Case Study: Dawn Pickett
20 January 2011
Dawn Pickett can remember very little about the night of April 11 2003 or the weeks that followed. As she was driving home from work as a catering manager, another driver crossed lanes and crashed head-on with her car in roadworks on the M42. With no central reservation to lessen the speed or the impact, Mrs Pickett suffered multiple injuries. Both her arms, both legs, her pelvis, ribs and foot were broken. She also suffered internal injuries to her spleen, liver and both lungs. Only a head wound, which at first appeared serious, proved superficial.
So serious were her injuries that a fast response team, who ran the last half-mile to the crash scene through backed-up traffic, made the decision to get her out of her vehicle immediately, rather than wait for the roof to be cut off. She was airlifted to hospital by police helicopter and was in theatre for almost six hours as medics stemmed her internal bleeding and removed her spleen. Six days later she underwent more than 17 hours of surgery.
Keith Porter, Professor of Clinical Traumatology says: “This lady sustained multiple injuries, such that she required cardiopulmonary resuscitation.
“She had complex injuries to all four limbs requiring innovative thought in relation to the reconstruction of her right elbow, which was essentially done piecemeal in the operating theatre with all the pieces on a theatre trolley, and then the reconstructed components reinserted into the body.
“She did require forward-thinking techniques, particularly in relation to her fracture of the distal femur. On top of all this she had other injuries in relation to torso trauma and was critically injured, although has proceeded to make an excellent overall recovery and has dealt with pain and psychological issues of trauma.”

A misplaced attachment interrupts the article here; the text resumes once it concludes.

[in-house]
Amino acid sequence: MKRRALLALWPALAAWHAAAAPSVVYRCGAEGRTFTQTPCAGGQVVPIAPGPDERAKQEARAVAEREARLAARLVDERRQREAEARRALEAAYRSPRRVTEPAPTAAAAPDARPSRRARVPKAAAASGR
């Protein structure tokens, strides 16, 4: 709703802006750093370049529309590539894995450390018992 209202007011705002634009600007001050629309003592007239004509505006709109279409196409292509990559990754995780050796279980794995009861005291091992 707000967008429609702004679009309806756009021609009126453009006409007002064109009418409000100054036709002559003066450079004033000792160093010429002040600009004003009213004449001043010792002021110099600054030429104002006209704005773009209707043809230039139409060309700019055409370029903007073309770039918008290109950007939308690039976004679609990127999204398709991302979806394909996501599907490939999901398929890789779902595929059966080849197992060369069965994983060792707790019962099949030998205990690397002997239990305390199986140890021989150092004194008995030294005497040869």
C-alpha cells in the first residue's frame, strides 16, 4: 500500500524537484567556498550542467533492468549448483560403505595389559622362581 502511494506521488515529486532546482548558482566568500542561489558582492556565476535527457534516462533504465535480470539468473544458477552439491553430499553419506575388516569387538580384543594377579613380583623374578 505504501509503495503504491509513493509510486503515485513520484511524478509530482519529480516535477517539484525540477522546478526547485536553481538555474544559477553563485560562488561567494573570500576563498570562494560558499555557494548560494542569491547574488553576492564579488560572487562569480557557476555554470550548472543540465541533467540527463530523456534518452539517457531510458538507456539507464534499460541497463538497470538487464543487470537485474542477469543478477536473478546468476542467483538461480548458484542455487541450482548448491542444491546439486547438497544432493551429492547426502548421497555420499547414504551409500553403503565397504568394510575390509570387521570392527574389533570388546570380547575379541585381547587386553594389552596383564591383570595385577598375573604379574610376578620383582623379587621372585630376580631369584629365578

Mrs Pickett was discharged four months after the accident but for the next two years her “life revolved around the hospital”. She has still walks with a limp, as one of her legs is 1.5cm shorter than the other. Her greatest achievement in her fight back to fitness is giving birth to twins Amelia and Jenson 18 months ago.
It is likely that in the future Mrs Pickett will require a knee replacement as a consequence of catastrophic injuries to the intra-articular (joint surface) component of the knee joint.
“It seems strange to say it now but, although I can’t recall the accident at all, I do remember waking up afterwards in intensive care and feeling calm. I knew where I was and what had happened to me. I was surrounded by friendly faces and I have no recollection of any pain.
“The process of getting better was down to the whole trauma team, not just the surgeons. Some days I didn’t want to make the effort: at first I couldn’t even sit up on my own and it was difficult to motivate myself. On the days I needed a push I was given one. On the days I just needed mental support, that’s what I got.
“I don’t know the technical detail of how I was put back together but I know my arm and leg posed some serious problems for the surgeons. Thanks to their experience, skill and hard-work, I didn’t lose any limbs or the use of them.
“The testament to how far I’ve come since the accident is the twins. It was a difficult pregnancy, especially as the extra weight of carrying two babies put more pressure on my hips and knees. But without the life-saving treatment I received immediately after the accident and subsequently, I may not have been able to have them at all.”
Note: Photographs of Dawn during her treatment and of the accident scene, as well as pre-recorded interviews with her and with Prof Porter are available on request.